AmeriScan: January 22, 2001


WASHINGTON, DC, January 22, 2001 (ENS) - The U.S. Senate approved seven of President George W. Bush's cabinet nominees just three hours after he took the oath of office on Saturday.

Meeting in a rare Saturday session, the Senate confirmed nominations including those of the President's senior national security and economic policy appointees.

All seven were confirmed in one voice vote, just minutes after the Senate convened and with almost no debate.

Several other Cabinet nominations are being held over for later consideration, including the two that have created the greatest controversy - those of former Senator John Ashcroft of Missouri to head the Department of Justice as Bush's Attorney General, and former Colorado Attorney General Gale Norton, the President's choice for Secretary of the Interior.

Those four must still be approved by Senate committees, but Senate Republican leaders say they hope to complete the confirmation process for all of the President's nominees by week's end.

The Senate Environment and Public Works Committee is expected to approve the nomination of New Jersey Governor Christine Todd Whitman as Administrator of the U.S. Environmental Protection Agency later this week.

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SAN JUAN, Puerto Rico, January 22, 2001 (ENS) - Caribbean Petroleum Corporation, MetLife Capital Corporation and Water Quality Insurance Syndicate will pay $83.5 million to the United States and Commonwealth of Puerto Rico to settle claims related to a 1994 barge grounding that caused an 800,000 gallon oil spill, the Justice Department announced last week.

The parties will reimburse the U.S. for the costs the government incurred while removing oil and cleaning up beaches and other areas near San Juan, which included damage claims submitted by fishers, hotels and small businesses. The settlement also compensates natural resource trustees of the U.S. and the Commonwealth of Puerto Rico for injuries to natural resources and for assessment costs, and the Commonwealth for its economic claims.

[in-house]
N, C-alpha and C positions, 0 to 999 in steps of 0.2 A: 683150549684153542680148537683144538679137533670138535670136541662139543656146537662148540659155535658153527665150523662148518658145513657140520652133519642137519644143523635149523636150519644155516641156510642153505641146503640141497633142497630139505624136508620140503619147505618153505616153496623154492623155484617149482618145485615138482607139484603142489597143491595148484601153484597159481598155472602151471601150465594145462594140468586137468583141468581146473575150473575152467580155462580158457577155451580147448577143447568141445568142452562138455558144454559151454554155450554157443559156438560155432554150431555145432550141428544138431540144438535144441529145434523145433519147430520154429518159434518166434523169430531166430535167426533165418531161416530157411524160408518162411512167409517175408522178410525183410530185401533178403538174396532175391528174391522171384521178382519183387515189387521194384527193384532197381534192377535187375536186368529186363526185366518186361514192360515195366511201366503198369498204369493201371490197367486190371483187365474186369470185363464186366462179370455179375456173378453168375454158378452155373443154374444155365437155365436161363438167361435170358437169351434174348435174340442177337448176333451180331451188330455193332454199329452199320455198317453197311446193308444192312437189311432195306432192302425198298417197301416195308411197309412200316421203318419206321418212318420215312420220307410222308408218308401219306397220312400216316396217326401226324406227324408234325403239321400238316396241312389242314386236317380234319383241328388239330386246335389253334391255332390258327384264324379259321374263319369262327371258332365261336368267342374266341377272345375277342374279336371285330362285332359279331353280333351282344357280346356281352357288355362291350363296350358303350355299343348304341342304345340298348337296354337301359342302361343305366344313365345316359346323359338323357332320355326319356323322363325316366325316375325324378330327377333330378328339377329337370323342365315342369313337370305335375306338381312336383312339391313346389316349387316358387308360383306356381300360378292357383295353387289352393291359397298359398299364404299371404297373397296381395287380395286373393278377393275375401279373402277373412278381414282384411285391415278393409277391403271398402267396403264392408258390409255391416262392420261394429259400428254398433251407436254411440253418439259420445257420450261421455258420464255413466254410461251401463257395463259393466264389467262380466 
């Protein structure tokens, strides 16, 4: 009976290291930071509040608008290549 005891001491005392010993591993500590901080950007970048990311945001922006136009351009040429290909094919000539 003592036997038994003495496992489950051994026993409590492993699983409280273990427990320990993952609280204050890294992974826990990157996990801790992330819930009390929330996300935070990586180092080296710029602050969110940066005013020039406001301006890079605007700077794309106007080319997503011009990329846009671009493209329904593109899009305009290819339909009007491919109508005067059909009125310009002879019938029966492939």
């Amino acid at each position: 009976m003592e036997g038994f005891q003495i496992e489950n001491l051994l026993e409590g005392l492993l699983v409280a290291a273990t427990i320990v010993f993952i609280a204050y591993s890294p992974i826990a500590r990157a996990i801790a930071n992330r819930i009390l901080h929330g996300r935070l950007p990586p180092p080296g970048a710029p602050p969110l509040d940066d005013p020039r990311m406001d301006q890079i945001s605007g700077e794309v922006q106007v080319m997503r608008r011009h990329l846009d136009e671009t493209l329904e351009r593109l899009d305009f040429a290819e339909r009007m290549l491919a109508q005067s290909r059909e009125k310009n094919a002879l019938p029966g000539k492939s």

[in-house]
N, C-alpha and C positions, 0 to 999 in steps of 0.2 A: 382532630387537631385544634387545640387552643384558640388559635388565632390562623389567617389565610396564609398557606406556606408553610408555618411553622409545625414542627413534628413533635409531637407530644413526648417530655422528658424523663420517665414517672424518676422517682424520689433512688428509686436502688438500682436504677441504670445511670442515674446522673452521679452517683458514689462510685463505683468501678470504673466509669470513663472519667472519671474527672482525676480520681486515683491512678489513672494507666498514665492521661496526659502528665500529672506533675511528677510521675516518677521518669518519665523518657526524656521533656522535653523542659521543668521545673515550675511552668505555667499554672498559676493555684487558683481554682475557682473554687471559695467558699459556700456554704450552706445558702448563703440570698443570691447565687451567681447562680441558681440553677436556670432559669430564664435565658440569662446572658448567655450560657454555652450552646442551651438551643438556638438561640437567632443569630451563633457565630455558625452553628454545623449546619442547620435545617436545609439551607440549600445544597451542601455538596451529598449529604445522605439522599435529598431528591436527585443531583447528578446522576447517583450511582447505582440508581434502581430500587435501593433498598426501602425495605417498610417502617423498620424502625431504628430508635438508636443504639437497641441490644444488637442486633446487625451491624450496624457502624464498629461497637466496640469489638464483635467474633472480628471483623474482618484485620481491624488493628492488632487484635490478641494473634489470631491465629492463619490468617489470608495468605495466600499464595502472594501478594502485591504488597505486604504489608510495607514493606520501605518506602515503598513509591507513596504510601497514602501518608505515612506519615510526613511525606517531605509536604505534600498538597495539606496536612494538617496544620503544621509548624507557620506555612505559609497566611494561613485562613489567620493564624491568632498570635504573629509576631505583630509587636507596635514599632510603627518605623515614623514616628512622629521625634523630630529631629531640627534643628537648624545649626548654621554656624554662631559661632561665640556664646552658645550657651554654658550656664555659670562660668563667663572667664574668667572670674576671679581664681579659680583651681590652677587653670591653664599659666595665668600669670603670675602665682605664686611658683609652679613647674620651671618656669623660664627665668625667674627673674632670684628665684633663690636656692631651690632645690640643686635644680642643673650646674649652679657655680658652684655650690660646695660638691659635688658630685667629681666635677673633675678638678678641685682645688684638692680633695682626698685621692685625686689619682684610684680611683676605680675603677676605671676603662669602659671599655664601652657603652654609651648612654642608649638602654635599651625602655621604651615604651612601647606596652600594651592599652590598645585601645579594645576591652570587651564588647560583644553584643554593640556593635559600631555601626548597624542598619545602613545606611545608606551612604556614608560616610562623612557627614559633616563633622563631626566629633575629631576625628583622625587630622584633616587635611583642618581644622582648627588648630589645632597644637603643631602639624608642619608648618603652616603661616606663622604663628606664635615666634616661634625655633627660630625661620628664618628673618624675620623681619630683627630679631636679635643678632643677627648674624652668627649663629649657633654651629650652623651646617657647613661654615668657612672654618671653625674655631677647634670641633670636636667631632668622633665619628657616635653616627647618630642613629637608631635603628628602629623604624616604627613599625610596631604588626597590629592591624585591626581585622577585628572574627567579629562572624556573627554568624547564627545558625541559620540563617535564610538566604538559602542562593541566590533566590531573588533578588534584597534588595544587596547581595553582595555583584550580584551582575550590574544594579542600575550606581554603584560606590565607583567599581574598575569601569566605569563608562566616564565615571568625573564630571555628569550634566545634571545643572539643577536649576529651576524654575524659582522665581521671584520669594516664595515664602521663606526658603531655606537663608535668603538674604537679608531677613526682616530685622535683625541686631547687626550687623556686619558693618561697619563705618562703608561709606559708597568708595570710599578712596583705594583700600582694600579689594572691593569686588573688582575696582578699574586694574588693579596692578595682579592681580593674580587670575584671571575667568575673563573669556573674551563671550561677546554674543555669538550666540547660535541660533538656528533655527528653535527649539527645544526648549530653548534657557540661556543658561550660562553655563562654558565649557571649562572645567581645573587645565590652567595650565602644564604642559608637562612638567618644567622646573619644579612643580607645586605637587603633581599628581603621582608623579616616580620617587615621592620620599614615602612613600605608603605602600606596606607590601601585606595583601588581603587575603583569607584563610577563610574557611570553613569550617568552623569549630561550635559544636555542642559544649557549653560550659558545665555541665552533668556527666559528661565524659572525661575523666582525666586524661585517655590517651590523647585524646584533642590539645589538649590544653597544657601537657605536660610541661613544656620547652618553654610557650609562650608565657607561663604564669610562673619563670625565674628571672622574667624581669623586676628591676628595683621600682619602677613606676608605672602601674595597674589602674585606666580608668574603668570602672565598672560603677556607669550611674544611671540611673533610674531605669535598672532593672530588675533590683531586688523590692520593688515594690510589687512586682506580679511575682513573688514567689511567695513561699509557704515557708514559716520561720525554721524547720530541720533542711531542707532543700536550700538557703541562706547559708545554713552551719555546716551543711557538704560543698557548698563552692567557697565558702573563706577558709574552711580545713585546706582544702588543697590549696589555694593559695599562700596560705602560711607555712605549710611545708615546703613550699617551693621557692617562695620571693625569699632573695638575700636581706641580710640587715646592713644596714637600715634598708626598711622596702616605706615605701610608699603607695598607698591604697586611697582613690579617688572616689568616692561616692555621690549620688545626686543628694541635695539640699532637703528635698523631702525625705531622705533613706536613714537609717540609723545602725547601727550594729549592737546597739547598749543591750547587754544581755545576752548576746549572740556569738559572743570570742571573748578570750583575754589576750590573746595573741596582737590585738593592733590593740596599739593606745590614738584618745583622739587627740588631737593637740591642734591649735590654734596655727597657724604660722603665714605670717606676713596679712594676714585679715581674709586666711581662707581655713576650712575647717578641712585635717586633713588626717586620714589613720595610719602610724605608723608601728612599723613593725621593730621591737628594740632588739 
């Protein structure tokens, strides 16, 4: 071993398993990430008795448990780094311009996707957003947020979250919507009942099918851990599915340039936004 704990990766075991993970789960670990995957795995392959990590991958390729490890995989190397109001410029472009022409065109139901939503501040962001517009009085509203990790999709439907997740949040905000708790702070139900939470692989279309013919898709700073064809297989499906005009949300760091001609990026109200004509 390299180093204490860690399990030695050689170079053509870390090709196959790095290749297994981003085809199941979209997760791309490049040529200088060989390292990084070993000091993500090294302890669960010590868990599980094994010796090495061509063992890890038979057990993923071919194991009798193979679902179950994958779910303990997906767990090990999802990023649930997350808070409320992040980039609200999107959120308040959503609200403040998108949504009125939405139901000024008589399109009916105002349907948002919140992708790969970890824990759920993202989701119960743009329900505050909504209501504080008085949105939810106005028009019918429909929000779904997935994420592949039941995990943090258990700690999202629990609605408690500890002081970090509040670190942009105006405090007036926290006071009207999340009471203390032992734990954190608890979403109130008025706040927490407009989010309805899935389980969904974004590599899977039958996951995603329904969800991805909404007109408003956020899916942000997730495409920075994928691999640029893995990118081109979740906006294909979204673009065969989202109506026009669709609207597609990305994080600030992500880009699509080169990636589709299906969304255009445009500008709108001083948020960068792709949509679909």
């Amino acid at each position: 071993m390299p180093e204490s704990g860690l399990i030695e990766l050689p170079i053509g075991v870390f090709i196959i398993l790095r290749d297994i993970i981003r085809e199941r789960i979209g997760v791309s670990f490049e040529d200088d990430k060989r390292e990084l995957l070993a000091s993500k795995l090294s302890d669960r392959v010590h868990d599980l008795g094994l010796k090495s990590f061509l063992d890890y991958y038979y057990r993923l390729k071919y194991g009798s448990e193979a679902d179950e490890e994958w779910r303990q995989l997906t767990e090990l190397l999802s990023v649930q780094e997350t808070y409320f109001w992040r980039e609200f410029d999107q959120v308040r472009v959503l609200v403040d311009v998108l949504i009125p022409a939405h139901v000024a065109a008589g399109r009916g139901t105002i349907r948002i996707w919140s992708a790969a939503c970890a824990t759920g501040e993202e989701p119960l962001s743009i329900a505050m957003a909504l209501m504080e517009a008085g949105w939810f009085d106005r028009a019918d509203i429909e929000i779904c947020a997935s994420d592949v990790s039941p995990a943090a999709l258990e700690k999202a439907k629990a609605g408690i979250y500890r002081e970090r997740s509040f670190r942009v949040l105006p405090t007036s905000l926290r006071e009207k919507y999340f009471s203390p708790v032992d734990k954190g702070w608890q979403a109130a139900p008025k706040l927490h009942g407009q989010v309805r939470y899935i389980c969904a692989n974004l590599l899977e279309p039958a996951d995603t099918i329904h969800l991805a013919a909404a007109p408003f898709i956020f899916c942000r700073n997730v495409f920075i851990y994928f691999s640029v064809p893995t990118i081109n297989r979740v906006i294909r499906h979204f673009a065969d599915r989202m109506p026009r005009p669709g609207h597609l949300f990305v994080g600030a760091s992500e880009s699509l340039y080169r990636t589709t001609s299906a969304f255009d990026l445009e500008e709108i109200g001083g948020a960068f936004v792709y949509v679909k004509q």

On January 7, 1994, the barge MORRIS J. BERMAN ran aground off the coast of Puerto Rico as it was being towed from San Juan to Antigua in the British West Indies. The ship, carrying a cargo of almost 1.5 million gallons of oil, crushed a coral reef and discharged fuel oil into the surrounding waters, beaches and park lands.

The owners and operators of the barge assisted in cleaning up the oil for the first several days. The Coast Guard then undertook the remainder of the cleanup effort, which took more than five months.

Under the settlement, $60 million will be deposited into the Oil Spill Liability Trust Fund. The Fund, the largest recovery in the Fund's history. The Fund, which was created by Congress in 1990 following the Exxon Valdez spill, provides money to respond to oil spills and to pay damage claims.

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WASHINGTON, DC, January 22, 2001 (ENS) - The U.S. Environmental Protection Agency has proposed new protections for "Special Ocean Sites" that have outstanding environmental value, including prohibitions for new and expanded ocean development. The proposal is dependent on the approval of the new administration.

EPA released a draft report on Friday that found the overall condition of the nation's coastal waters to be fair to poor.

The agency proposed to establish four Special Ocean Sites: 1) Flower Garden Banks, located off Texas; 2) Gorda Ridge-Blanco Fracture zone, located off Oregon; 3) Escanaba Trough of the Gorda Ridge, located off California; and, 4) Northern Right Whale Critical Habitat Areas, located off Massachusetts and the Florida/Georgia border.

Permits for new discharges and expanded existing discharges would be prohibited in these areas.

"Today's proposal will define special places in the ocean that deserve extra protection," said J. Charles Fox, EPA assistant administrator for water. "Half of all U.S. citizens live near our coasts and 180 million people visit the coasts annually. Each year, the oceans generate billions of dollars for our economy."

Under Friday's proposal, ocean sites within U.S. jurisdiction that have outstanding value, such as critical habitat established under the Endangered Species Act, high value coral reefs, hydrothermal vents and others, could be designated as "Special Ocean Sites." The EPA is proposing a petition process to allow citizens and states to request additional Special Ocean Sites.